Posted by: crudbasher | February 2, 2012

Legislation Cannot Stop Disruptive Innovation

Most of the people reading this blog know what SOPA is/was. It was a bill in the US Congress that was written in response to online piracy of media. One of the worst provisions of the bill was it would force ISPs to block the addresses of copyright infringers by blocking DNS requests. Every device on the net has an IP address in the form of 4 number. For example, 192.168.1.1 is a common address used in internal networks. Those numbers are hard to remember though so there is another part of the net called DNS or Domain Name Services. This is a series of master directories on the net that work so that if you ask for http://www.google.com it goes and looks up the 4 number address. It is this matching that makes the net work as well as it does. If SOPA had passed it would have tampered with this. Pirates would still have been able to access their networks via the direct IP address so really it wouldn’t have done what it was intended.

The bigger point about this is it is the media companies were trying to buy some congresspeople and legislate scarcity. Note to the media companies: If your business model is based on scarcity of your product, you are in trouble.

If it’s digital, then it’s not scarce. I have said this for two years now but I just realized it applies to teachers too. One way to define a teacher (but not the only way) is a person who has information and can impart it to students. A teacher’s value would then be calculated by how many other ways you can get this information. It’s a scarcity model that is being disrupted by the Internet. You can’t be a teacher unless you have an education degree. That’s a restriction that creates scarcity. Your students can get federal loans unless you are accredited. That’s a restriction that creates scarcity.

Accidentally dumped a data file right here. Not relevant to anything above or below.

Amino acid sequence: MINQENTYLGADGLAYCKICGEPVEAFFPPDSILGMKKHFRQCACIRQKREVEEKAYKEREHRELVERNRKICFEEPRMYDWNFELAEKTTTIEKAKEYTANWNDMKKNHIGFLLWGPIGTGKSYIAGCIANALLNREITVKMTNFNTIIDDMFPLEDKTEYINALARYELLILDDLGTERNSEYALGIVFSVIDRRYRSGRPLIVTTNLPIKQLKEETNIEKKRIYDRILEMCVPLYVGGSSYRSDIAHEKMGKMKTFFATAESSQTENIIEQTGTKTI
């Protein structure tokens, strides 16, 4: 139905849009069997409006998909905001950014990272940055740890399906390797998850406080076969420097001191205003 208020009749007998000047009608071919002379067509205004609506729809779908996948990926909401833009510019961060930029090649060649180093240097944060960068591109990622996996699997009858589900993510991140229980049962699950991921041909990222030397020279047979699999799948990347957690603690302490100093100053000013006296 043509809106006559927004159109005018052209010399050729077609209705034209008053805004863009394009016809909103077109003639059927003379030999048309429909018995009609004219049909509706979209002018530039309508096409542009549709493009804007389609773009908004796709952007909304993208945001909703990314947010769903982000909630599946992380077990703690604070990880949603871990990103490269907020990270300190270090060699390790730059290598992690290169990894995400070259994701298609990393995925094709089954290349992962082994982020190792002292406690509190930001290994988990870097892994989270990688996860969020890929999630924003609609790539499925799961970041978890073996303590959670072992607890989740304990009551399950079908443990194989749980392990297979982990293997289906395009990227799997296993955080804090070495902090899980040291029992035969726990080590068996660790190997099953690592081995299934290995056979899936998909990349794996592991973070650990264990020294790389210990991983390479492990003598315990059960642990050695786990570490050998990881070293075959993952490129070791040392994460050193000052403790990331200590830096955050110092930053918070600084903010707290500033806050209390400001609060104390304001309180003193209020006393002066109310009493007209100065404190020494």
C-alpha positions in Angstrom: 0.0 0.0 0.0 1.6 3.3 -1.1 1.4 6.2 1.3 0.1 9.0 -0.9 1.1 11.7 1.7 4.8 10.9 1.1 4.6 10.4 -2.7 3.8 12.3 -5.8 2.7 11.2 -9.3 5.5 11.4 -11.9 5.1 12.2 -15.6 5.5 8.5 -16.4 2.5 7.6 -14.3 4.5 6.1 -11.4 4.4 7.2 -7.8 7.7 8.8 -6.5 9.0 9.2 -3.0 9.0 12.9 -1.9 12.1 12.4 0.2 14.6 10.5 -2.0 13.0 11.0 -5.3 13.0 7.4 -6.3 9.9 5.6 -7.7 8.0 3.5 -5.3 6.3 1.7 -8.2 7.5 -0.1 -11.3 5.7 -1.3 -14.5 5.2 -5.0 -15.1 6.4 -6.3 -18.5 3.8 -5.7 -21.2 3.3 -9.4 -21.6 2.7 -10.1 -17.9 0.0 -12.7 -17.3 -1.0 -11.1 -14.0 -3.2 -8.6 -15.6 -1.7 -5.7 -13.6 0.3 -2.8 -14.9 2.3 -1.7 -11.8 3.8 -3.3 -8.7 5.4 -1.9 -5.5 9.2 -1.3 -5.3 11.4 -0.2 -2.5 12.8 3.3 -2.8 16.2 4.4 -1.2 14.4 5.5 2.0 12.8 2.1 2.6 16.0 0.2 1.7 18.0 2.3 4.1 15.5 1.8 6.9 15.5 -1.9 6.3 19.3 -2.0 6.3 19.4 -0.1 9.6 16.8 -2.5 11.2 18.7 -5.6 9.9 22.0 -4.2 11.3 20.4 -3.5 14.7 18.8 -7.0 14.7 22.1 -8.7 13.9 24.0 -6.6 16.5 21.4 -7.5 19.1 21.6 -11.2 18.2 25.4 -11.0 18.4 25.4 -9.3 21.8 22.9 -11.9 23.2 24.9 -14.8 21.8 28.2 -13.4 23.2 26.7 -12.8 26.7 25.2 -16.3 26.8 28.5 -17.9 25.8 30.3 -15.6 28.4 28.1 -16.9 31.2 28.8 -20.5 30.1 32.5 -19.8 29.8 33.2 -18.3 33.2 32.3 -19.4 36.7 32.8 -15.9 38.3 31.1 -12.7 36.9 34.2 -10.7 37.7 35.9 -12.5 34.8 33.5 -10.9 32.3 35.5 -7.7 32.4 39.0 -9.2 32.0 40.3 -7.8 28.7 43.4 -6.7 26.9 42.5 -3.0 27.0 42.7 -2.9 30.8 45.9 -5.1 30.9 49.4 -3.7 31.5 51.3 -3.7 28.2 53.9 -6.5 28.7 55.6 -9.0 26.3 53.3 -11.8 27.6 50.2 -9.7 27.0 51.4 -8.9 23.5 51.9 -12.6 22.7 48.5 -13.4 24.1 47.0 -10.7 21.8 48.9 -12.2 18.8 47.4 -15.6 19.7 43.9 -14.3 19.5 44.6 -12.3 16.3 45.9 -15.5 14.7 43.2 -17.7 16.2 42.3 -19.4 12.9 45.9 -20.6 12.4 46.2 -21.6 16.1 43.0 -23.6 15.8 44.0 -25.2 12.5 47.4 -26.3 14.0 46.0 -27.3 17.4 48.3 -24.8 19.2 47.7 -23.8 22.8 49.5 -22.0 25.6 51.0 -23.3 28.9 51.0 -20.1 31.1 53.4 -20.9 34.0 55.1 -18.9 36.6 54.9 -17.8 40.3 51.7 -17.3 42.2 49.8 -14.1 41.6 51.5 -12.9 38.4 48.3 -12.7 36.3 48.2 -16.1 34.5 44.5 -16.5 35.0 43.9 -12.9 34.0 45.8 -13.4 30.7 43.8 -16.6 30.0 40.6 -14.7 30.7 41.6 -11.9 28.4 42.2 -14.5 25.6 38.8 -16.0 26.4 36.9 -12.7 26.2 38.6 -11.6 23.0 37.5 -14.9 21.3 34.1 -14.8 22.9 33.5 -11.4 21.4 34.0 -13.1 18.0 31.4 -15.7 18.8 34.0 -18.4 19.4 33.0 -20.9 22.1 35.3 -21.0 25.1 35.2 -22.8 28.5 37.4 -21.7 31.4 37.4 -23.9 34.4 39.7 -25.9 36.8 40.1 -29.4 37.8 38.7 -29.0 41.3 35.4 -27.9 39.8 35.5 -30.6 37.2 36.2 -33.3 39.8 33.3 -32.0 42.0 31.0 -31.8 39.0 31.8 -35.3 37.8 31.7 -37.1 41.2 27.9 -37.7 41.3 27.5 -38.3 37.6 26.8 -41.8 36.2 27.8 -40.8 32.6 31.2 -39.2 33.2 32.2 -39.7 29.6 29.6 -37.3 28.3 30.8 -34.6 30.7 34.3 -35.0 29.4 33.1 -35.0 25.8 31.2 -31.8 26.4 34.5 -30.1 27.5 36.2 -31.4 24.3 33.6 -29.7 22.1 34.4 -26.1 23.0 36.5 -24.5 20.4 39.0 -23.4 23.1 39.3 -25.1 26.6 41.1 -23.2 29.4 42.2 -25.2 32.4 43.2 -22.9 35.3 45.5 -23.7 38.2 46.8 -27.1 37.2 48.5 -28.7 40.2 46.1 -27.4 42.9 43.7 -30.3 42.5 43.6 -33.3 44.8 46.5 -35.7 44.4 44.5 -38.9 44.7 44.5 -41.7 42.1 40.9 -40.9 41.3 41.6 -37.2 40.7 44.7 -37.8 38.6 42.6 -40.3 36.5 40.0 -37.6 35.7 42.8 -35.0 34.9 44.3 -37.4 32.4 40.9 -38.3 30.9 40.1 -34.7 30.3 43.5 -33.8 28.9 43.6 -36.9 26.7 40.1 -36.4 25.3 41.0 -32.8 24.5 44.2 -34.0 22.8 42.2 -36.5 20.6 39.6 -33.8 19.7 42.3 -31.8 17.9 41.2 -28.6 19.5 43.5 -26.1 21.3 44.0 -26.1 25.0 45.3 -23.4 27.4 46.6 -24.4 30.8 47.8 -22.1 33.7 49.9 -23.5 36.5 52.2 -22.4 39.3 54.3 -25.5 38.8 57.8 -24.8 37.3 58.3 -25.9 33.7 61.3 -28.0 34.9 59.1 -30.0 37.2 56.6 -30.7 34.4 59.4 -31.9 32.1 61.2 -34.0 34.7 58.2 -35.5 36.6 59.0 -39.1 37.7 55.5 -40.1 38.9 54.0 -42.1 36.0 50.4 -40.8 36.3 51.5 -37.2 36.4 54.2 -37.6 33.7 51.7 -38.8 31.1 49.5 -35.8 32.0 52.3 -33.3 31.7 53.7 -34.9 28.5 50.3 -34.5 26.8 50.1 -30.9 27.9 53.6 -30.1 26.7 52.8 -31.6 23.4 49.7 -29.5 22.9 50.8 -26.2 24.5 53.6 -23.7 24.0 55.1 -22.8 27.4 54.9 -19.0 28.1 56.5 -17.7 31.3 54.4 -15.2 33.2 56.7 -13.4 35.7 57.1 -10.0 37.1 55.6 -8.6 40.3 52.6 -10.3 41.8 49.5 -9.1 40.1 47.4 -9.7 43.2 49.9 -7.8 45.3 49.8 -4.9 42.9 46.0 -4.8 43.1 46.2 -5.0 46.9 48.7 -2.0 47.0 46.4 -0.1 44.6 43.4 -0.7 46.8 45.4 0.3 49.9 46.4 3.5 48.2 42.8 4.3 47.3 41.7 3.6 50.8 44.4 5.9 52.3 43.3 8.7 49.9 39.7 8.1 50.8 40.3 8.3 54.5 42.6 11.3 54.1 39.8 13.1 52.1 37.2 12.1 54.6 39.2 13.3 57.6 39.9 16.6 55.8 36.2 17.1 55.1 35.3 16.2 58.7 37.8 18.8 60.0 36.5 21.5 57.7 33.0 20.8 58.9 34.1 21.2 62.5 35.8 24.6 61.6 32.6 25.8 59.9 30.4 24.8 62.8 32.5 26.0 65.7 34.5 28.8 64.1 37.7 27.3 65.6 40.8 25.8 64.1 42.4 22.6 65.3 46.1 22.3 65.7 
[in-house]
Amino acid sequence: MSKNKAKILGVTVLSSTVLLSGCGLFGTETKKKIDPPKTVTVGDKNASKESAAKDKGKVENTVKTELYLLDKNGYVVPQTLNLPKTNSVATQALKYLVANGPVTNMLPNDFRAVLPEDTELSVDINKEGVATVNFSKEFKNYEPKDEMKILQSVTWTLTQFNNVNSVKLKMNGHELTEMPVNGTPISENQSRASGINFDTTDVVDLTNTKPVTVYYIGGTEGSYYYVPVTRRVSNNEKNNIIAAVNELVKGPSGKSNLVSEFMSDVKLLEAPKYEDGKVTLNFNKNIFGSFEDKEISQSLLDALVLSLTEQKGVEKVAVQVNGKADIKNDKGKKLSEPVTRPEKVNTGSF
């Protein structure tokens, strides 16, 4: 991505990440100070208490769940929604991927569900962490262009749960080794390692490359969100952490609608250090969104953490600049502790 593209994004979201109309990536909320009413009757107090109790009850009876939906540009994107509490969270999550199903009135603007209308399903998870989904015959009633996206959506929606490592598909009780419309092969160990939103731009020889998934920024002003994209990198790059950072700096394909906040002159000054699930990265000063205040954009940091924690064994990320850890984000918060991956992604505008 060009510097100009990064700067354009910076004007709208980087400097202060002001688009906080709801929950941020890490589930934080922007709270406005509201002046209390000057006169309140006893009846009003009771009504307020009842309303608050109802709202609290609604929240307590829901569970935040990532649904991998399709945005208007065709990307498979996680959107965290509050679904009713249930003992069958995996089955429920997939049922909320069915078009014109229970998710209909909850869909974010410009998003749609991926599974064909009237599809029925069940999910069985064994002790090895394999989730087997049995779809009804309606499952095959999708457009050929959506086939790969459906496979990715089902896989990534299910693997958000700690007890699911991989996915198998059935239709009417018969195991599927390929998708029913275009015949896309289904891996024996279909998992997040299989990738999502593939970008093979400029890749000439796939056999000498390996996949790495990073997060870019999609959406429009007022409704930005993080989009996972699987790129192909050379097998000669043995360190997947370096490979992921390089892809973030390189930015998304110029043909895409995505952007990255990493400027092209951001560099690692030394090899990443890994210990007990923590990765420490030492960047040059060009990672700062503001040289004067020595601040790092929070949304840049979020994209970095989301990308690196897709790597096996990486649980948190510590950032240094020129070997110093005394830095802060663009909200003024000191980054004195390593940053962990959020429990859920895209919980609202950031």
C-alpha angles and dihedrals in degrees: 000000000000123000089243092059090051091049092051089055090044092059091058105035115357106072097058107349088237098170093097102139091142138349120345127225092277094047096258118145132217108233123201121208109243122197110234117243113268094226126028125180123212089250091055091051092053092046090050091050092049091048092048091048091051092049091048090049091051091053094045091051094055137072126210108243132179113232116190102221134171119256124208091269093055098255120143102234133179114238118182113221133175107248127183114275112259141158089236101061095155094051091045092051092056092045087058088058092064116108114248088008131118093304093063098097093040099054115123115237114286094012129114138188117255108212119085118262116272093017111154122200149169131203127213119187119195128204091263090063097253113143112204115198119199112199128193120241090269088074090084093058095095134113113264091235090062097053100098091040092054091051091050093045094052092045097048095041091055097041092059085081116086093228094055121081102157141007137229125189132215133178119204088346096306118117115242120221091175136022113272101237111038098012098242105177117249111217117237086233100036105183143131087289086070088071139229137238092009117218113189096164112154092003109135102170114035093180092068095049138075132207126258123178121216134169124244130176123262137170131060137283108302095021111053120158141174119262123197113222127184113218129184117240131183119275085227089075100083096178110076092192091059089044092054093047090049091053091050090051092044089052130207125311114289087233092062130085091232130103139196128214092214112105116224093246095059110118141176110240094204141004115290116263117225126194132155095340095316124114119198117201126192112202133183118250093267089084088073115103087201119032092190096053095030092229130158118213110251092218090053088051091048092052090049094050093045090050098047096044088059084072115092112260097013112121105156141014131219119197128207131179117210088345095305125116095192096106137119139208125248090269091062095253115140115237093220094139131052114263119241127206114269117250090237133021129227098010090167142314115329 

Teachers and schools are banning laptops and smartphones from the classroom. Why? They don’t want any competition, therefore creating a scarcity of information. Some businesses are realizing that if you can’t out innovate your competitors, you have to legislate your competitors out of existence.

This won’t work. Fortunately, many teachers are realizing they have to do more than just pour information into empty heads.

    • In Estonia’s Tallinn University of Technology, all electronic devices — like notebooks, tablets and smartphones — are now banned in lectures held by the Institute of Public Administration. The restriction, which according to the institute aims to reduce factors interfering with academic work, came as a surprise to most of the university-goers. Moreover, it came just a day before the country’s Ministry of Education announced a plan that by 2020 all textbooks and other literature would be turned into e-books and in eight years students are expected to start using computers and tablets to access study materials.”

Posted from Diigo. The rest of my favorite links are here.

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Responses

  1. […] therefore schools can command a premium price for access. This is also an economic idea. If a resource is no longer scarce, then the price will […]


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